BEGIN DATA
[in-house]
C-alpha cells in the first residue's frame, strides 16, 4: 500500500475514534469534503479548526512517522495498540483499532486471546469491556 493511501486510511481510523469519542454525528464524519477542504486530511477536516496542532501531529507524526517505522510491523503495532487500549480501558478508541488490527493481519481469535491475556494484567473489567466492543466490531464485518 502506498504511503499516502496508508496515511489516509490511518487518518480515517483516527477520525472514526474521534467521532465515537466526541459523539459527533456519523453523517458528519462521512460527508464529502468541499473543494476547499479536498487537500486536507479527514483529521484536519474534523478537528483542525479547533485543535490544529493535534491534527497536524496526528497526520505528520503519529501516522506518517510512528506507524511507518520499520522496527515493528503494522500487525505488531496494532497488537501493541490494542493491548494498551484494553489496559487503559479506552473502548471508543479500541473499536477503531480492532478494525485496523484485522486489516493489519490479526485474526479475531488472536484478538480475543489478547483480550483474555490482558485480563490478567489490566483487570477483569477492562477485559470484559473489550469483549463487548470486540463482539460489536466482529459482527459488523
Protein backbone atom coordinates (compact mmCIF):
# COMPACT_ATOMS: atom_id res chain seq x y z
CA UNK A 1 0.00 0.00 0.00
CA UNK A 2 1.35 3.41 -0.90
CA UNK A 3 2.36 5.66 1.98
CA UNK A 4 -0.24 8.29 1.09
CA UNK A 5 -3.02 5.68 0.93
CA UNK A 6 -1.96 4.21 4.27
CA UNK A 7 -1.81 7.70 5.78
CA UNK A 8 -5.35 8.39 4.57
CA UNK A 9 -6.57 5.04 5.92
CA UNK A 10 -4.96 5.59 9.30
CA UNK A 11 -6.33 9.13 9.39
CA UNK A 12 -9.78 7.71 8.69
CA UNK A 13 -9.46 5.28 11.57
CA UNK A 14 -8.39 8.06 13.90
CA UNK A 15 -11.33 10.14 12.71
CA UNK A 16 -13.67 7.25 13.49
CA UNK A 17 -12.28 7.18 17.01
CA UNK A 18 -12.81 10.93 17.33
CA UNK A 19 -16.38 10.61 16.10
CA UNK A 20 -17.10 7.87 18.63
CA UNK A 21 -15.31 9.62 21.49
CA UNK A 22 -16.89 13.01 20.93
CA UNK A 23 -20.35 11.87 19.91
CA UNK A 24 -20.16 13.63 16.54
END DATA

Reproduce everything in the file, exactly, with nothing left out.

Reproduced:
[in-house]
C-alpha cells in the first residue's frame, strides 16, 4: 500500500475514534469534503479548526512517522495498540483499532486471546469491556 493511501486510511481510523469519542454525528464524519477542504486530511477536516496542532501531529507524526517505522510491523503495532487500549480501558478508541488490527493481519481469535491475556494484567473489567466492543466490531464485518 502506498504511503499516502496508508496515511489516509490511518487518518480515517483516527477520525472514526474521534467521532465515537466526541459523539459527533456519523453523517458528519462521512460527508464529502468541499473543494476547499479536498487537500486536507479527514483529521484536519474534523478537528483542525479547533485543535490544529493535534491534527497536524496526528497526520505528520503519529501516522506518517510512528506507524511507518520499520522496527515493528503494522500487525505488531496494532497488537501493541490494542493491548494498551484494553489496559487503559479506552473502548471508543479500541473499536477503531480492532478494525485496523484485522486489516493489519490479526485474526479475531488472536484478538480475543489478547483480550483474555490482558485480563490478567489490566483487570477483569477492562477485559470484559473489550469483549463487548470486540463482539460489536466482529459482527459488523
Protein backbone atom coordinates (compact mmCIF):
# COMPACT_ATOMS: atom_id res chain seq x y z
CA UNK A 1 0.00 0.00 0.00
CA UNK A 2 1.35 3.41 -0.90
CA UNK A 3 2.36 5.66 1.98
CA UNK A 4 -0.24 8.29 1.09
CA UNK A 5 -3.02 5.68 0.93
CA UNK A 6 -1.96 4.21 4.27
CA UNK A 7 -1.81 7.70 5.78
CA UNK A 8 -5.35 8.39 4.57
CA UNK A 9 -6.57 5.04 5.92
CA UNK A 10 -4.96 5.59 9.30
CA UNK A 11 -6.33 9.13 9.39
CA UNK A 12 -9.78 7.71 8.69
CA UNK A 13 -9.46 5.28 11.57
CA UNK A 14 -8.39 8.06 13.90
CA UNK A 15 -11.33 10.14 12.71
CA UNK A 16 -13.67 7.25 13.49
CA UNK A 17 -12.28 7.18 17.01
CA UNK A 18 -12.81 10.93 17.33
CA UNK A 19 -16.38 10.61 16.10
CA UNK A 20 -17.10 7.87 18.63
CA UNK A 21 -15.31 9.62 21.49
CA UNK A 22 -16.89 13.01 20.93
CA UNK A 23 -20.35 11.87 19.91
CA UNK A 24 -20.16 13.63 16.54